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Dipolar gases – from magnetic atoms to molecules 14. Januar 2020 | 14:15 Uhr - 15:45 Uhr

Over the last two decades ultracold quantum gases have become a versatile tool in many fields of physics ranging from quantum simulation to non-linear optics and precision measurements. Their particular appeal stems from the precise tunability of nearly all relevant parameters, including the strength of interactions between the particles in the gas. However, the character of these interactions is typically limited to be isotropic and shortranged. If the particles, on the other hand, feature magnetic or electric dipole moments, interactions can become anisotropic and long-ranged.

In this talk I will highlight how this subtle change has recently lead to the discovery of a wealth of new phenomena in experiments with magnetically dipolar atomic gases. These phenomena include novel supersolid states of matter [1,2], self-bound quantum liquids [3], or the emergence of quantum chaos [4].

Moreover, I will also present an ongoing effort to directly laser cool electrically dipolar molecules into the quantum regime [5], which, for the future, promises even richer dipolar physics and many further applications.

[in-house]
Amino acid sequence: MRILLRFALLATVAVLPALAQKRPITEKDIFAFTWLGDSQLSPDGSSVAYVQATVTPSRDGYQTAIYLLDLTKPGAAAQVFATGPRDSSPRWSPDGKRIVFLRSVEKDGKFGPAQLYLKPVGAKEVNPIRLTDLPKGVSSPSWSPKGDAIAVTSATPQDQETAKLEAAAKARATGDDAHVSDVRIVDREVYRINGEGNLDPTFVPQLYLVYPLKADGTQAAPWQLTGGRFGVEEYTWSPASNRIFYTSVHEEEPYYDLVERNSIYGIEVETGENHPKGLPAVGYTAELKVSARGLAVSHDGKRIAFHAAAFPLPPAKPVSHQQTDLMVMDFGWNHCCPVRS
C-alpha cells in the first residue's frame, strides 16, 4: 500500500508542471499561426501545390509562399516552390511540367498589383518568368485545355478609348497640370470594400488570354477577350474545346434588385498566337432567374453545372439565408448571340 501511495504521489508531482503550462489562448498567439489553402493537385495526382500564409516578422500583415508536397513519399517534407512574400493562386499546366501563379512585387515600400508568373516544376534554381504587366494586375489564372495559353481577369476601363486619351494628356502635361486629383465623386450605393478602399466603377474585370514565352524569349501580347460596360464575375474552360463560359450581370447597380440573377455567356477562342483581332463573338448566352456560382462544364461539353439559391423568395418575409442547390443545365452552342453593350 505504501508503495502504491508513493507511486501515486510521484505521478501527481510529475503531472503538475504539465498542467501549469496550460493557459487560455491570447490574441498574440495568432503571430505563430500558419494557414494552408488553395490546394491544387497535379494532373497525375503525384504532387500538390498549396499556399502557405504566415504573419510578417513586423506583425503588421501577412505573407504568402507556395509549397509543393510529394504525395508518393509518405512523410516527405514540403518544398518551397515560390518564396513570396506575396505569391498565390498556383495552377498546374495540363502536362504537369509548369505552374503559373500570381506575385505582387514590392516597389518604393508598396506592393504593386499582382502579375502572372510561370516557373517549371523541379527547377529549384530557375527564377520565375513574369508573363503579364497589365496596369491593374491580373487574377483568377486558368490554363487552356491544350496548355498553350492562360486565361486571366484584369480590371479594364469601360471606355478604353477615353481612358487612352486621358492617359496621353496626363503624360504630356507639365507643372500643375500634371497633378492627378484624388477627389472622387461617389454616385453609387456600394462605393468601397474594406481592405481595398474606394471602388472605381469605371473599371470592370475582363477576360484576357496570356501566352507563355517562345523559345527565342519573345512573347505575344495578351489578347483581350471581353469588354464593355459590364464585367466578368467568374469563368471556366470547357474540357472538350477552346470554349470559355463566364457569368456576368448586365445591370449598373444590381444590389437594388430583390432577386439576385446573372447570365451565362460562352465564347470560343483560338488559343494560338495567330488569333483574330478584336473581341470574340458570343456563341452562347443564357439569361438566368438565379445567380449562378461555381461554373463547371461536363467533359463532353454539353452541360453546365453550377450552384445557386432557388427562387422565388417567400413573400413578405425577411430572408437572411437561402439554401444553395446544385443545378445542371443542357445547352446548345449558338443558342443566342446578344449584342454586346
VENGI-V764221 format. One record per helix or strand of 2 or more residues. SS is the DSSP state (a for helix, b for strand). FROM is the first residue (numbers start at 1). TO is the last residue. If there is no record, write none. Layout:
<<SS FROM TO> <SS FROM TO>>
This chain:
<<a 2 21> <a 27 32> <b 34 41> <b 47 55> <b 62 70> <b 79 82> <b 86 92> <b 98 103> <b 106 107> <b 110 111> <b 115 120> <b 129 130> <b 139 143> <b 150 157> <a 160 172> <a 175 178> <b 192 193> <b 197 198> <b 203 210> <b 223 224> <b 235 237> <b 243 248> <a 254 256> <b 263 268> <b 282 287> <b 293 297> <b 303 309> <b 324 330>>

[1] F. Boettcher et al.: Transient supersolid properties in an array of dipolar quantum droplets, Phys. Rev. X 9, 011051 (2019).
[2] M. Guo et al.: The low-energy Goldstone mode in a trapped dipolar supersolid, Nature, in print (2019).
[3] M. Schmitt et al.: Self-bound droplets of a dilute magnetic quantum liquid, Nature 539, 259 (2016).
[4] T. Langen and M.J. Mark: Ultrakalt magnetisiert, Physik Journal 17, 35 (2018).
[5] M. Tarbutt: Laser cooling of molecules, Contemp. Phys. (2019).


Dr. Tim Langen, 5. Physikalisches Institut and Center for Integrated Quantum Science and Technology, Universität Stuttgart

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